Please read through the precautions thoroughly, since ozone is a dangerous gas that can be deadly.
Another oxidization method, though it is a weaker oxidizer than ozone, is to use chlorine dioxide gas. That method is explained below, in its own section.
Other Fogging Methods for Mold
If you have another decon method that has worked well for you in decontaminating your house from mold, it’s likely you can use that here – like thieves oil fogging, Concrobium fogging, or using quats.
Silver Hydrogen Peroxide though, is likely too much oxidation for most vehicles, though it can be used in the empty part of metal cargo vans.
Chlorine Dioxide Gas to Treat Mold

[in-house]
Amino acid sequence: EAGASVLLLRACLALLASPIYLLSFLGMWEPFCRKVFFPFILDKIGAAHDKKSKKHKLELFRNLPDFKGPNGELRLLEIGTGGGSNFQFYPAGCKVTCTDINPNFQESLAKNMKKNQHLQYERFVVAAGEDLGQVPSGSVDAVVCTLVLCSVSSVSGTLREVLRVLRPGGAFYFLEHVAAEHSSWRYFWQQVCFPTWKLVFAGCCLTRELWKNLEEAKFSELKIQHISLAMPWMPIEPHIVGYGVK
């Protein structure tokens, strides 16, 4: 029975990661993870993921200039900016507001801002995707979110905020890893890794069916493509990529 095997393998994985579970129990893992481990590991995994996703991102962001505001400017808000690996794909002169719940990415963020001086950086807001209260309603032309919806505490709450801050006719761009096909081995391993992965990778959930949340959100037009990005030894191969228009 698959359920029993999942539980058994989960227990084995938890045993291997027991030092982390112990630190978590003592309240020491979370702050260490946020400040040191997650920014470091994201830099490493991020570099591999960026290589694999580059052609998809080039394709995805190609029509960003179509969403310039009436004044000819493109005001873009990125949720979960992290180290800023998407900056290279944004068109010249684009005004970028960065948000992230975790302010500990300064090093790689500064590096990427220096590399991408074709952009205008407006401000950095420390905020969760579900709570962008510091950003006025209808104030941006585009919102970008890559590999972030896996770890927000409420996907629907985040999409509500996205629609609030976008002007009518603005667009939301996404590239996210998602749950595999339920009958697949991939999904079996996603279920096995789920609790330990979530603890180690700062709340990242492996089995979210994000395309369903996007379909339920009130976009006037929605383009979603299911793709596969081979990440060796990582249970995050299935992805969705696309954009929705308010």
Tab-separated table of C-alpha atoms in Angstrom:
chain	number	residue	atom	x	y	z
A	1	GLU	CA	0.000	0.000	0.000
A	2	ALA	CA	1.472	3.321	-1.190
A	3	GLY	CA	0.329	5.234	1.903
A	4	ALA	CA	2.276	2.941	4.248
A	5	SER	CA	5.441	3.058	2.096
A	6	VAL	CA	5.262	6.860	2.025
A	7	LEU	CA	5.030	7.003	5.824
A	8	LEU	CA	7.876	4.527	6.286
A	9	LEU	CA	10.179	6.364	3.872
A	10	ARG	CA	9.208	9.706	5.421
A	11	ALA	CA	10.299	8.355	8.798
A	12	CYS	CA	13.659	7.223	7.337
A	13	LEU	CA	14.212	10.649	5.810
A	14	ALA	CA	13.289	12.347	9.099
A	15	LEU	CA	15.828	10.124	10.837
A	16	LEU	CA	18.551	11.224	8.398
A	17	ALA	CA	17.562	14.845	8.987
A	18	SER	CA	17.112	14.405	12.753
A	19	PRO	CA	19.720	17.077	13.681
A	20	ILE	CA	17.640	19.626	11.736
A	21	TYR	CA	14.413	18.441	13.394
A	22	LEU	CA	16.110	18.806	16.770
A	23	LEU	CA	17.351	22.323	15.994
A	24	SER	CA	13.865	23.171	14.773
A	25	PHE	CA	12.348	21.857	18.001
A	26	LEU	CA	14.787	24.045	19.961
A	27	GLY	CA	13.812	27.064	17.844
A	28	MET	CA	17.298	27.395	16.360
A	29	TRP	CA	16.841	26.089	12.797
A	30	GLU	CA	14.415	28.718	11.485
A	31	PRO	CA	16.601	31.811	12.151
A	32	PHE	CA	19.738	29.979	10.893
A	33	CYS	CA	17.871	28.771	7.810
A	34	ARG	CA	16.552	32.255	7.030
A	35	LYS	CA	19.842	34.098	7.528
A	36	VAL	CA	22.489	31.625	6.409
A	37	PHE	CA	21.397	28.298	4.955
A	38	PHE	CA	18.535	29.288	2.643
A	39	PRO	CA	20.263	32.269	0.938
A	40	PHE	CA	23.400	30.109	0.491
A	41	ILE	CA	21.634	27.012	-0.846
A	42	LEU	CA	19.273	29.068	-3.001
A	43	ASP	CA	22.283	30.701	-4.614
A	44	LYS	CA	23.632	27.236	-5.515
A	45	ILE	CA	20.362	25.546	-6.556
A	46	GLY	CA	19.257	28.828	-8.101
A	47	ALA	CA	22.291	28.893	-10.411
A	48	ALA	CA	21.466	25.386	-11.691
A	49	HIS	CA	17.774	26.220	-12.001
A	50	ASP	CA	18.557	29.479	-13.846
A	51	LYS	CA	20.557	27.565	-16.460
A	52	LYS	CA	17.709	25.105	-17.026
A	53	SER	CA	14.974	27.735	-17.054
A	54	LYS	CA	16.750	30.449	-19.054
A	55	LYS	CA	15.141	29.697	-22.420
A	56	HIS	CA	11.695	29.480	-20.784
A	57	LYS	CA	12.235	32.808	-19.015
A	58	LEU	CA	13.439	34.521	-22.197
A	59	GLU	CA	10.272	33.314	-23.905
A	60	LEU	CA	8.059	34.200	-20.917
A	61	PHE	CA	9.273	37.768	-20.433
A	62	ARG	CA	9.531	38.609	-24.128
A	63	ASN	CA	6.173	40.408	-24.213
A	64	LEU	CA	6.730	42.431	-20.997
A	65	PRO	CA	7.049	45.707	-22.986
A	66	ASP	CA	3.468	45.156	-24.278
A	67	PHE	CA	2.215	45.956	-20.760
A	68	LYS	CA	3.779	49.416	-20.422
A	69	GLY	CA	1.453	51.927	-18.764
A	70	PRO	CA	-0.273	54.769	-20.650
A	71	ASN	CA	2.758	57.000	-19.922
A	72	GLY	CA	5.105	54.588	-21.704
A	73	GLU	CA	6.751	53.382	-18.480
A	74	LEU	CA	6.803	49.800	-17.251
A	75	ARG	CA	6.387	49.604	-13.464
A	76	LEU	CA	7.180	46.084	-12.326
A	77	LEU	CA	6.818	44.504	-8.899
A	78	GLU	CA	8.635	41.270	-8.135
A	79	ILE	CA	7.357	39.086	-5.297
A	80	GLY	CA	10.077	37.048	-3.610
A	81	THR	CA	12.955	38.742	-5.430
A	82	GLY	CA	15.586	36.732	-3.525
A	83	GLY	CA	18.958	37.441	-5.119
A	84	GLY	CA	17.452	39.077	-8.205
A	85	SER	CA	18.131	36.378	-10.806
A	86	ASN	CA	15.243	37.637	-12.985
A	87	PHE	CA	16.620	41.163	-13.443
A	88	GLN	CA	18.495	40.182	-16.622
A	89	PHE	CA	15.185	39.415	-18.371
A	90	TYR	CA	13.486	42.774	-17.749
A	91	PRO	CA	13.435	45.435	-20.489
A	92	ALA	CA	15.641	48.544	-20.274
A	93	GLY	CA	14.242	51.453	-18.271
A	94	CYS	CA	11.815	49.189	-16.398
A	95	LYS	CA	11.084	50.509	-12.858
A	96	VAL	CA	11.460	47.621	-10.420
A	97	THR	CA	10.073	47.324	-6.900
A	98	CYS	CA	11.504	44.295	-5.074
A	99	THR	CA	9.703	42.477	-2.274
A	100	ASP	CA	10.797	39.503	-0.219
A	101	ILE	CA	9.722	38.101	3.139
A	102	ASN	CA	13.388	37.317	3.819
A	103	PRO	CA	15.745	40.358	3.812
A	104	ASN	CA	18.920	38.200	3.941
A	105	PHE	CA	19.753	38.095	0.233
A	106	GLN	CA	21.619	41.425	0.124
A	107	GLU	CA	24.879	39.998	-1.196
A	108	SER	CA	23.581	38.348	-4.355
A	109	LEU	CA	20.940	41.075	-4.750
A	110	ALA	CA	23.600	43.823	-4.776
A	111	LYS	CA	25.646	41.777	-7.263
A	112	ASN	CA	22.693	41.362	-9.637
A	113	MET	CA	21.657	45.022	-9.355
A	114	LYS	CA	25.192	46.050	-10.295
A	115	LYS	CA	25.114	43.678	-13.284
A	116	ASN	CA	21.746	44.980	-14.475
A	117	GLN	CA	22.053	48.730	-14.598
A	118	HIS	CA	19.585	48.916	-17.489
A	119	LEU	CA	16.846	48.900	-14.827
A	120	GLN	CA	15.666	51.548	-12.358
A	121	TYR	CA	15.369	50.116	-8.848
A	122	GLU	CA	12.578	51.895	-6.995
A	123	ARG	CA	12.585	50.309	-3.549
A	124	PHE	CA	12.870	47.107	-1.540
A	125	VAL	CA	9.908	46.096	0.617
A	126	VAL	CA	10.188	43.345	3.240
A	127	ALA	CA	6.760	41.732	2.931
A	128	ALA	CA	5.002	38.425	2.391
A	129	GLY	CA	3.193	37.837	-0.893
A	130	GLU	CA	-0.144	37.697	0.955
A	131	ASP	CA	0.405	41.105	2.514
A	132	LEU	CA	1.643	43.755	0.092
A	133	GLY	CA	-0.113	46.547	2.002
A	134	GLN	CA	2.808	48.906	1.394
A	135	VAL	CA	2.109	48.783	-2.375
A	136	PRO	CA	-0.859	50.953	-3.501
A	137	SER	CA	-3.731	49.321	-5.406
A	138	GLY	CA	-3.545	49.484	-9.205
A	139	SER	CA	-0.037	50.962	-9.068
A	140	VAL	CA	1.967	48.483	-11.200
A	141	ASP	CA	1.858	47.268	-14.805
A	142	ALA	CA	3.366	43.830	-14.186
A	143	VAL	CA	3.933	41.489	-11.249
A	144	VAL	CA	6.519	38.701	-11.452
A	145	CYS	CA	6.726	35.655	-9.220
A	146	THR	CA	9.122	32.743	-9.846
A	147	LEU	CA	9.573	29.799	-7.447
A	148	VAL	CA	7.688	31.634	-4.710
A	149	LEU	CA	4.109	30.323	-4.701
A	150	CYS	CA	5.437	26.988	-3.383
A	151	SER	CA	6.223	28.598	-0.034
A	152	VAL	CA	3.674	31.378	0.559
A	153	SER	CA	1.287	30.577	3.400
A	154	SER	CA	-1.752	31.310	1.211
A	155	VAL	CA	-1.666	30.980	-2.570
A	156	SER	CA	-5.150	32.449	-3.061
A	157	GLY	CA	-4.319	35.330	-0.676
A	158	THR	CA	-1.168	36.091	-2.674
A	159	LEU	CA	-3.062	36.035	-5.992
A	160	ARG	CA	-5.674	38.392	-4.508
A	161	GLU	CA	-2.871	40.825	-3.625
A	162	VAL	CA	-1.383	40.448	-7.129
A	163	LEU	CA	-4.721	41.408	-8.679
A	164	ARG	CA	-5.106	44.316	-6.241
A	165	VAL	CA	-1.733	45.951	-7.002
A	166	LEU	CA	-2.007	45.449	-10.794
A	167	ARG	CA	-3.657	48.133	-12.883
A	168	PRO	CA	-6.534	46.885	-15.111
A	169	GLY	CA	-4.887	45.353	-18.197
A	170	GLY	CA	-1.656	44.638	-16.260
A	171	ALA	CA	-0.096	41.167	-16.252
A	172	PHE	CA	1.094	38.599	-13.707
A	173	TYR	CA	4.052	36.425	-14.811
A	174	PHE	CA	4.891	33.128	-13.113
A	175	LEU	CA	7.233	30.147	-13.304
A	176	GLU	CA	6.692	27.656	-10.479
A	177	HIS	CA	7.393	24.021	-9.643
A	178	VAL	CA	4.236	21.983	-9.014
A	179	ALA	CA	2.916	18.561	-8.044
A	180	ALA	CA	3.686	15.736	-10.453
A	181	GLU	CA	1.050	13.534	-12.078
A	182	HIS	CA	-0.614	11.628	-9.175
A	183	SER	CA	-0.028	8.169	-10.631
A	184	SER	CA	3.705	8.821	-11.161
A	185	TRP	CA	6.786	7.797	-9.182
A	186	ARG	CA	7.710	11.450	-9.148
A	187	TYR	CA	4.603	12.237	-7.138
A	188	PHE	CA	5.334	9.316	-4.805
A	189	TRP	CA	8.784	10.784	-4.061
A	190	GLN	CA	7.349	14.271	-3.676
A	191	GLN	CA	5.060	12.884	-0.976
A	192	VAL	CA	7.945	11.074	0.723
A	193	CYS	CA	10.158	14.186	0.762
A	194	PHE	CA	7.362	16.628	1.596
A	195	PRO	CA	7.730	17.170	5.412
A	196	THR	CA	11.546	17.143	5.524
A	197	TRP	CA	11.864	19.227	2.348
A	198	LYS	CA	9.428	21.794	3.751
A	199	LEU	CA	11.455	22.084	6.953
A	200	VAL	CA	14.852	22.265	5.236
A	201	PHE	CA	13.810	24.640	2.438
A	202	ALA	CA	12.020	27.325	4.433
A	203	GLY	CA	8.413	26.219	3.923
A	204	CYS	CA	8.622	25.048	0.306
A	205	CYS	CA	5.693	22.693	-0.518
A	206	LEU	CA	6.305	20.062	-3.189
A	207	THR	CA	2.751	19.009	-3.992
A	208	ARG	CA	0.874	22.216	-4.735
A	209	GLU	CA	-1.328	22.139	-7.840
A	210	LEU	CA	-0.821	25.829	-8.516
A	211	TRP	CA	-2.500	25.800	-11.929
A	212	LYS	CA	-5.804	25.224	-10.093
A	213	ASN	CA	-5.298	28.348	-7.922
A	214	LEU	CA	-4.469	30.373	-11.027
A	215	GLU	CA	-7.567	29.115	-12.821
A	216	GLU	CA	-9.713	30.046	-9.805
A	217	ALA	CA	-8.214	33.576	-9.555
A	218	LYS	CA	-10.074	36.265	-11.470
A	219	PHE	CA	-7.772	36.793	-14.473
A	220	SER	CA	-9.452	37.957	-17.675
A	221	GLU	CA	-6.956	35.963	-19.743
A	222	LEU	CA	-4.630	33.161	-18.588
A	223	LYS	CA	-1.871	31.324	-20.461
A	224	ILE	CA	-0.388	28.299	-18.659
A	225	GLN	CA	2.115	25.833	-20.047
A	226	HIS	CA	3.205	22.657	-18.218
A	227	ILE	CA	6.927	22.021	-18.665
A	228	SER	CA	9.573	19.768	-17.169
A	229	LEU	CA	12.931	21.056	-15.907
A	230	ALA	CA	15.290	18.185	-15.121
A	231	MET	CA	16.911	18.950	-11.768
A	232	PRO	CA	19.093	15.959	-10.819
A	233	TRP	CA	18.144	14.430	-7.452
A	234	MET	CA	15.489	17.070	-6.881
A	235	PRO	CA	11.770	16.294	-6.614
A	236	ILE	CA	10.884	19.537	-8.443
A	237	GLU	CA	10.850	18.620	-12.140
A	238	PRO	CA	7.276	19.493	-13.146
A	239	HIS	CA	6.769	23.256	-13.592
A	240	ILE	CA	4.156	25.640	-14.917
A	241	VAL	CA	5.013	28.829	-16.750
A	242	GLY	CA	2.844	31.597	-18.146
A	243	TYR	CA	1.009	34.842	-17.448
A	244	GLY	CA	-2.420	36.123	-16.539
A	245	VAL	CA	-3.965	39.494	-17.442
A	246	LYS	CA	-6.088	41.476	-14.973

Chlorine Dioxide, like ozone is an oxidizer. Like ozone, there is evidence that it breaks down mold and mycotoxins.
Although it’s weaker than ozone, you should take the same safety precautions outlined here. It is dangerous to breathe in and it’s explosive in certain concentrations.
You may not need to be so far away from it like with high doses of ozone, which is an upside. It’s also cheaper and easier.
Read the safety instructions carefully on the product and make sure you understand them. Never use a chlorine dioxide product in occupied spaces.
If you want to make it yourself, please take full responsibility for your safety and wellbeing. Here are the instructions:
How to make chlorine dioxide gas treatment for the home or car: 6.5 oz (roughly 3/4 cup) Oxine plus 3-4 tsp citric acid in glass or heavy plastic container, one for each room. Leave it for 3 hours for a shock treatment or 24 hours for a deep treatment.